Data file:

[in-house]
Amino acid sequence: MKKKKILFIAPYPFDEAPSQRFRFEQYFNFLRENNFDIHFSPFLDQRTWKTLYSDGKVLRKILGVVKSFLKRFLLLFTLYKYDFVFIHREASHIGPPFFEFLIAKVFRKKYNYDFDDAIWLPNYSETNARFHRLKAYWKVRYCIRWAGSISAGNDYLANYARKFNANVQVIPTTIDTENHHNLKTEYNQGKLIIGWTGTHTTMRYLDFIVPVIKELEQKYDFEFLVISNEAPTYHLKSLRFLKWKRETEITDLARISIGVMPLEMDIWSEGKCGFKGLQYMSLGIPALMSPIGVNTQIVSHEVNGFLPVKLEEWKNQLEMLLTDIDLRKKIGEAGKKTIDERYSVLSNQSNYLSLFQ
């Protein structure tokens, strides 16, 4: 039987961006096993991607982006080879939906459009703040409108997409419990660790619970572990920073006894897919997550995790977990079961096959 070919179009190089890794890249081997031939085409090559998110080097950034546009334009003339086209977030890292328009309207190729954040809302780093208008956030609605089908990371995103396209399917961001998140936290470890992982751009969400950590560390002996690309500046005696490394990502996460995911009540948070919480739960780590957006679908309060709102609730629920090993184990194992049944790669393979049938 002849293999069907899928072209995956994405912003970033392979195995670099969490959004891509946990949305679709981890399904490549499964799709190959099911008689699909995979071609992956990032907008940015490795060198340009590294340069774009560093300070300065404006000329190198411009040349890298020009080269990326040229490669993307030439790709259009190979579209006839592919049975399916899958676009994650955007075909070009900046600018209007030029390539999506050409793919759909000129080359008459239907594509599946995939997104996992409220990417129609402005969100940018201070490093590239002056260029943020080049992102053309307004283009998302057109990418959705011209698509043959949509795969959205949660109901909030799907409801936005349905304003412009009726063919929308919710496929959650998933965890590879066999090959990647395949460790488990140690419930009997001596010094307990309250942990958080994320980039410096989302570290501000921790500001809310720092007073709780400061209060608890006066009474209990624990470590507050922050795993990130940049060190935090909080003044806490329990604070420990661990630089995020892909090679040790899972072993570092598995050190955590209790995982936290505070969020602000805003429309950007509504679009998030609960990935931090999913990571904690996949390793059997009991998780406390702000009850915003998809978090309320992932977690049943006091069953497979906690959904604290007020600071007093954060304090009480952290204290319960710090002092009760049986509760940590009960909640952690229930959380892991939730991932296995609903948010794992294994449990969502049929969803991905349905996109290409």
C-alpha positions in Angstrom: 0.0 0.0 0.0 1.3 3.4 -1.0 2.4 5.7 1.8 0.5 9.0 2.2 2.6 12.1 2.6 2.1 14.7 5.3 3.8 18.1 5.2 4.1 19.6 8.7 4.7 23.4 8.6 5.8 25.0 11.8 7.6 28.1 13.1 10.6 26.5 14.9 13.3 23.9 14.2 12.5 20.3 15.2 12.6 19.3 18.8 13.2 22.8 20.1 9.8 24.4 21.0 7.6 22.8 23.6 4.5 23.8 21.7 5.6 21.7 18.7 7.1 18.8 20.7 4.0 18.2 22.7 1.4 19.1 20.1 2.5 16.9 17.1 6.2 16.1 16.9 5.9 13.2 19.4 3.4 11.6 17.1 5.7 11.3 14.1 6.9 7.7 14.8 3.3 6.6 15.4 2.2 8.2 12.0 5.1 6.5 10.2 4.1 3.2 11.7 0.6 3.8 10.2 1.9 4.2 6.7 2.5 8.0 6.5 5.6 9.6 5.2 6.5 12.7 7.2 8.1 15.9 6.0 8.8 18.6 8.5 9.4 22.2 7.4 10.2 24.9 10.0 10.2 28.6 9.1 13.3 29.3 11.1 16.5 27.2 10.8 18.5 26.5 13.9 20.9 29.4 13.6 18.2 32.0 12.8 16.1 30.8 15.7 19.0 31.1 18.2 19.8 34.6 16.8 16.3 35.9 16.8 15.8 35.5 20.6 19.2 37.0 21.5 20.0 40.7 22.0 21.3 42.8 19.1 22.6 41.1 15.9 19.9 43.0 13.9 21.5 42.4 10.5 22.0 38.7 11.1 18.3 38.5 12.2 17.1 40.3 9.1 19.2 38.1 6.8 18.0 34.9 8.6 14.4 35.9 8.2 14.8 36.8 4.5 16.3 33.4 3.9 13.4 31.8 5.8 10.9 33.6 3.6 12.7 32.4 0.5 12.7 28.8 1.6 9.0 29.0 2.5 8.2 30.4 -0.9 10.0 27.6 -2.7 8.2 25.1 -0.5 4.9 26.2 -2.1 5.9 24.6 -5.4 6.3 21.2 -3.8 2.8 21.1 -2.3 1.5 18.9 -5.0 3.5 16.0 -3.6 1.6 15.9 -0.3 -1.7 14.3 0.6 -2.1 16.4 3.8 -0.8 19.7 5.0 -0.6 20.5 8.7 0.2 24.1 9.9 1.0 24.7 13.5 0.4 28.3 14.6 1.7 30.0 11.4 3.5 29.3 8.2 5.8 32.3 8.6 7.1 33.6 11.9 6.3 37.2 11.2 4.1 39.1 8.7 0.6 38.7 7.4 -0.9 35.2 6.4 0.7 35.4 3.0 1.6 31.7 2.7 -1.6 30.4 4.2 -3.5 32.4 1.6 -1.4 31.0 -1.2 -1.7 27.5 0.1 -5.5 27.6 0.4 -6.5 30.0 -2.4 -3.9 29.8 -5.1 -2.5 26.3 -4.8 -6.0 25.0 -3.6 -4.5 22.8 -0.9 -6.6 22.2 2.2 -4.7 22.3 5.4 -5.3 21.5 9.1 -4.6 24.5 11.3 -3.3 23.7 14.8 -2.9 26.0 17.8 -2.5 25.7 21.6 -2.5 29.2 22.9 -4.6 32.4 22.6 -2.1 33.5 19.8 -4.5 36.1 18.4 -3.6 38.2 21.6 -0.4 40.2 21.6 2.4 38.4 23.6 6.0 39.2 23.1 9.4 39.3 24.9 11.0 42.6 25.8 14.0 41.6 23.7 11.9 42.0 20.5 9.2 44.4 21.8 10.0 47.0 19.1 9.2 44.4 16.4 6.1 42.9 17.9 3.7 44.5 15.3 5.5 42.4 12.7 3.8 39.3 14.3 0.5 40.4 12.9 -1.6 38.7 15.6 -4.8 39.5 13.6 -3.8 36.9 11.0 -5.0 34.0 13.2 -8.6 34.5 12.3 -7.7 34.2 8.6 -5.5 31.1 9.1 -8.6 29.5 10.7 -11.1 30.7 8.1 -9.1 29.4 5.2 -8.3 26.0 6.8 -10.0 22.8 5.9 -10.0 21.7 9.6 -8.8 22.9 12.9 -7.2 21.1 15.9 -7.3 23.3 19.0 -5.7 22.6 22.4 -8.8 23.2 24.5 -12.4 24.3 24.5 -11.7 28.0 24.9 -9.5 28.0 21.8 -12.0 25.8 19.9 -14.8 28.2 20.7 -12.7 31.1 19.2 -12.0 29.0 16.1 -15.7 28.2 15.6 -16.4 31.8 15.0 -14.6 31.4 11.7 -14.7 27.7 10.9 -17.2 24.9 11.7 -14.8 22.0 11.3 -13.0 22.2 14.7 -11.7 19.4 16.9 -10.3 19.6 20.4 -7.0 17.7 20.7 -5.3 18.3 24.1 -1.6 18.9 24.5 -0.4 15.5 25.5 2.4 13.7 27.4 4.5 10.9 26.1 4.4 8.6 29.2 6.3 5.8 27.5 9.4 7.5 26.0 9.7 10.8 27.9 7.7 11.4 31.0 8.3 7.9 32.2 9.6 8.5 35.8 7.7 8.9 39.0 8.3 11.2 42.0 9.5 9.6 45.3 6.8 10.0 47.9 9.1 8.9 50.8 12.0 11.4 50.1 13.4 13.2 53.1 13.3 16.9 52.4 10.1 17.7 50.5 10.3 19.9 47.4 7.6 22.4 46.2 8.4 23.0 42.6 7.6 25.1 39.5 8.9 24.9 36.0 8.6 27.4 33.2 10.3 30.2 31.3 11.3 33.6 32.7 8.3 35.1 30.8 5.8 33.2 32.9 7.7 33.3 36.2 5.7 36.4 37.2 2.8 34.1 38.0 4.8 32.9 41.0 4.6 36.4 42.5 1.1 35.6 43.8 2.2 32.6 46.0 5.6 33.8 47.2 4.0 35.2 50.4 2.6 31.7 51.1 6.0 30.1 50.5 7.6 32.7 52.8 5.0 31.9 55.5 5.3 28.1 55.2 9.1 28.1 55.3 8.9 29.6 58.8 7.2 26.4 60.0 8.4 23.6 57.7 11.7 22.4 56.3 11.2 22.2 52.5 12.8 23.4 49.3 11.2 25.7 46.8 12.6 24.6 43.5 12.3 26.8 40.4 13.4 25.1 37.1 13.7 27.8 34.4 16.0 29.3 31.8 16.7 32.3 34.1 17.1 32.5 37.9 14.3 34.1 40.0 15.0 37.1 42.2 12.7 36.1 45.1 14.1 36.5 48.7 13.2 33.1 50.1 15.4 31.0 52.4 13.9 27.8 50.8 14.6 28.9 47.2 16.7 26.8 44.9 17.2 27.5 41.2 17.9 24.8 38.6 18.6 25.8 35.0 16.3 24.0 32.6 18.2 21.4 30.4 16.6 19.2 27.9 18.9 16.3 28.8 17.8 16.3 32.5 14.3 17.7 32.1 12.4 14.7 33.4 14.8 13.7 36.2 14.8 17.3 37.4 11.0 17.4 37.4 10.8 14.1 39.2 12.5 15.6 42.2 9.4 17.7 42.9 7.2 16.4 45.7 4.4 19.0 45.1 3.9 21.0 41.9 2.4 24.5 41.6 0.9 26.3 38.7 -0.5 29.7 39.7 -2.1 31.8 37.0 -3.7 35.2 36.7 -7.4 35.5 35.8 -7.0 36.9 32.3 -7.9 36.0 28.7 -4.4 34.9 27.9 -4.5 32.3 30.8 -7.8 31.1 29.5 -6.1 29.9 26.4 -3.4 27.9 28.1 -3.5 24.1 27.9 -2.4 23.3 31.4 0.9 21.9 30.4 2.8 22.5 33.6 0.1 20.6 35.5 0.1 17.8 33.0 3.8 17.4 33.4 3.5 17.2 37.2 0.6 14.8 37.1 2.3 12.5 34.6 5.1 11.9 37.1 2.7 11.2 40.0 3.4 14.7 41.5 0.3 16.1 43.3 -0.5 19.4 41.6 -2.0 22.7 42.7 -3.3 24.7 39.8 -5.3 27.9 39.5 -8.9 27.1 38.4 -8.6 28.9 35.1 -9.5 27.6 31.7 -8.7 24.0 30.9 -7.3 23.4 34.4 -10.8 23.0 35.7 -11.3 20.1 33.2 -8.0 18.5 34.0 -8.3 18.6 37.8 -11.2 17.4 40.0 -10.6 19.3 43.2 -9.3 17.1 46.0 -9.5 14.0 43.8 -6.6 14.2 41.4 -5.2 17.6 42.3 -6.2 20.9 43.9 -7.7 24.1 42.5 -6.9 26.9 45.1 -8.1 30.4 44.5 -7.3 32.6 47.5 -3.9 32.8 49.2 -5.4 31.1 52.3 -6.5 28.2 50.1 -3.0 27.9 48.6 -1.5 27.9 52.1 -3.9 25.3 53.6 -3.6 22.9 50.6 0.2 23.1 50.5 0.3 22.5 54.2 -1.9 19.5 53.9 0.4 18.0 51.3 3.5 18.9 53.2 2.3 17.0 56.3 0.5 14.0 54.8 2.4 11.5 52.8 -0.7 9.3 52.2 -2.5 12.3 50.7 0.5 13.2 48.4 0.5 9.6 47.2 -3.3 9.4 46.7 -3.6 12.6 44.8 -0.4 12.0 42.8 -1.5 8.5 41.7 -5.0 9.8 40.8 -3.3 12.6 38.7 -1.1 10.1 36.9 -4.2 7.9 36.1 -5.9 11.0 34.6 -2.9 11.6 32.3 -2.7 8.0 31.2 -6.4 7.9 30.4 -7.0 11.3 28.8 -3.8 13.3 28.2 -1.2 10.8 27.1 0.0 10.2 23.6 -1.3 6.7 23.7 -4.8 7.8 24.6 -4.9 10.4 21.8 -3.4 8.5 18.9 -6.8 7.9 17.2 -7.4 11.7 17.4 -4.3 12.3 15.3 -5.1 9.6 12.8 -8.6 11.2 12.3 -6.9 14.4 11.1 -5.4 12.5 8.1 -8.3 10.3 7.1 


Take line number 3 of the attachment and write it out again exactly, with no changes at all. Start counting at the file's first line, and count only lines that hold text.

């Protein structure tokens, strides 16, 4: 039987961006096993991607982006080879939906459009703040409108997409419990660790619970572990920073006894897919997550995790977990079961096959 070919179009190089890794890249081997031939085409090559998110080097950034546009334009003339086209977030890292328009309207190729954040809302780093208008956030609605089908990371995103396209399917961001998140936290470890992982751009969400950590560390002996690309500046005696490394990502996460995911009540948070919480739960780590957006679908309060709102609730629920090993184990194992049944790669393979049938 002849293999069907899928072209995956994405912003970033392979195995670099969490959004891509946990949305679709981890399904490549499964799709190959099911008689699909995979071609992956990032907008940015490795060198340009590294340069774009560093300070300065404006000329190198411009040349890298020009080269990326040229490669993307030439790709259009190979579209006839592919049975399916899958676009994650955007075909070009900046600018209007030029390539999506050409793919759909000129080359008459239907594509599946995939997104996992409220990417129609402005969100940018201070490093590239002056260029943020080049992102053309307004283009998302057109990418959705011209698509043959949509795969959205949660109901909030799907409801936005349905304003412009009726063919929308919710496929959650998933965890590879066999090959990647395949460790488990140690419930009997001596010094307990309250942990958080994320980039410096989302570290501000921790500001809310720092007073709780400061209060608890006066009474209990624990470590507050922050795993990130940049060190935090909080003044806490329990604070420990661990630089995020892909090679040790899972072993570092598995050190955590209790995982936290505070969020602000805003429309950007509504679009998030609960990935931090999913990571904690996949390793059997009991998780406390702000009850915003998809978090309320992932977690049943006091069953497979906690959904604290007020600071007093954060304090009480952290204290319960710090002092009760049986509760940590009960909640952690229930959380892991939730991932296995609903948010794992294994449990969502049929969803991905349905996109290409």